Disclosure and Conflicts of Interest in Relation to Third-Party Funding
Antonio Crivellaro & Lorenzo Melchionda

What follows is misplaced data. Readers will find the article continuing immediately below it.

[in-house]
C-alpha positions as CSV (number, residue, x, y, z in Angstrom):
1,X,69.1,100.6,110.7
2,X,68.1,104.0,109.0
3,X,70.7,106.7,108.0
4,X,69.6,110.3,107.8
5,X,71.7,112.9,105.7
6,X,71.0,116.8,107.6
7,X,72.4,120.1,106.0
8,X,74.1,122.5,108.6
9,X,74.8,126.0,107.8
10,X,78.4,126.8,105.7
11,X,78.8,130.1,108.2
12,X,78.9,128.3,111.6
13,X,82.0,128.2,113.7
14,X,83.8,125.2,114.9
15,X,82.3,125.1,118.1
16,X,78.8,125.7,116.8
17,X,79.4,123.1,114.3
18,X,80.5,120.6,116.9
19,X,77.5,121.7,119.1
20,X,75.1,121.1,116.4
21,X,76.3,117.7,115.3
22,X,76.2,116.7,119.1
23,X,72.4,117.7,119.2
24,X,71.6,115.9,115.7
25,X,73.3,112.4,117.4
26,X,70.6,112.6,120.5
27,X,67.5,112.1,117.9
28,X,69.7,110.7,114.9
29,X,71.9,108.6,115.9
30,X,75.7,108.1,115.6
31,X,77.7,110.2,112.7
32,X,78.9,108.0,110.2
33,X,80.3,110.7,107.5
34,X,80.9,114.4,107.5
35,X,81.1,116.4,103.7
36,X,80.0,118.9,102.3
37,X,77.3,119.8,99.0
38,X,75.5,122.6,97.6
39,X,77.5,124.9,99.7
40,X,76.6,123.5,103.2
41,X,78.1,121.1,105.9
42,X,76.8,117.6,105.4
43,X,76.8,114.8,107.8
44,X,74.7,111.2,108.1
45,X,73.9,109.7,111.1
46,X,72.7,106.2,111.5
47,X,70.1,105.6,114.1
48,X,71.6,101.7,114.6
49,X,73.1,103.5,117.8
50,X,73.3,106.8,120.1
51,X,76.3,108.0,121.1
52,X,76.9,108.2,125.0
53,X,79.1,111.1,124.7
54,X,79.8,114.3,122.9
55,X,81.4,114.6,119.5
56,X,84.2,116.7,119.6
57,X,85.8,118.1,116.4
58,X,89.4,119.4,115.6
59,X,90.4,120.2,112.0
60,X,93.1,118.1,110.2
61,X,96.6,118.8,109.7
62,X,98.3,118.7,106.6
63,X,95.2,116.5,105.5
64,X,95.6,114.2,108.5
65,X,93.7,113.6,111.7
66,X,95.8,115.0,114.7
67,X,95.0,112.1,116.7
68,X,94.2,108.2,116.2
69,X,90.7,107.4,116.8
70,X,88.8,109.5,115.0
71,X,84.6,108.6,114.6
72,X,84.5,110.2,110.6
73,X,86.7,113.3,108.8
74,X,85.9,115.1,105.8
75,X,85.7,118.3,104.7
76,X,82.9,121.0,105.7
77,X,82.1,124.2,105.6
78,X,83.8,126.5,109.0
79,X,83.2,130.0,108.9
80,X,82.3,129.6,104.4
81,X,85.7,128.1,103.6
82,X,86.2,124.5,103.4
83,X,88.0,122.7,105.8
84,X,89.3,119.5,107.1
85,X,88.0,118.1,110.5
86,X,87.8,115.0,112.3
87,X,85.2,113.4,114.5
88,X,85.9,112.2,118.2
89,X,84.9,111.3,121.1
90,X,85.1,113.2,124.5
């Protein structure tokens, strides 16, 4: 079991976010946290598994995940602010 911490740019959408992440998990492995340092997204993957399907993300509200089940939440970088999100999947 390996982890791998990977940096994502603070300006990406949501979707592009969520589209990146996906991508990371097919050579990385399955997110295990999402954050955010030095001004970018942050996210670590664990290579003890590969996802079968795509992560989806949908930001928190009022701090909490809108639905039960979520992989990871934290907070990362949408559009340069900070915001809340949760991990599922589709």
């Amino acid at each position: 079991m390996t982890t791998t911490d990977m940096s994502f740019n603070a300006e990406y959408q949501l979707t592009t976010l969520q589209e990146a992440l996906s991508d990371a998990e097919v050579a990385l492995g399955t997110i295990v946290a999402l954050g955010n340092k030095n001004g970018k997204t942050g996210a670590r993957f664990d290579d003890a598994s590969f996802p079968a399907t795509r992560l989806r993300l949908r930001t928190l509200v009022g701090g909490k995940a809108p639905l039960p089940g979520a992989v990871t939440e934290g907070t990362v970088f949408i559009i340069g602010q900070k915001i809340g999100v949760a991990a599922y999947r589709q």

Third-party funding does not raise issues of legality: it is generally admitted by tribunals without their disputing its inherent legitimacy. Rather, what causes concern is the lack of transparency vis-à-vis the non-funded parties and tribunals. The threshold issue is, thus, disclosure of third-party funding and the timing and extent of such disclosure. At the outset, the non-funded party has the right to know whether its opponent is in receipt of third-party funding, who the funder is, what the funder's role and interest in the case are, and whether the funder has purchased the claim, reducing the nominal claimant to a mere front man. The arbitrators, in turn, need to know whether the involvement of the funder raises any conflicts of interest for them. This is not to say that third-party funding should be banned, but there needs to be some rebalancing through the implementation of a procedure allowing for appropriate disclosure. This article addresses the way in which parties, tribunals, arbitral institutions, investment treaties, and international soft law rules have been and still are refining rules of conduct so as to fairly protect the parties' divergent interests, while safeguarding the transparency and integrity of the process.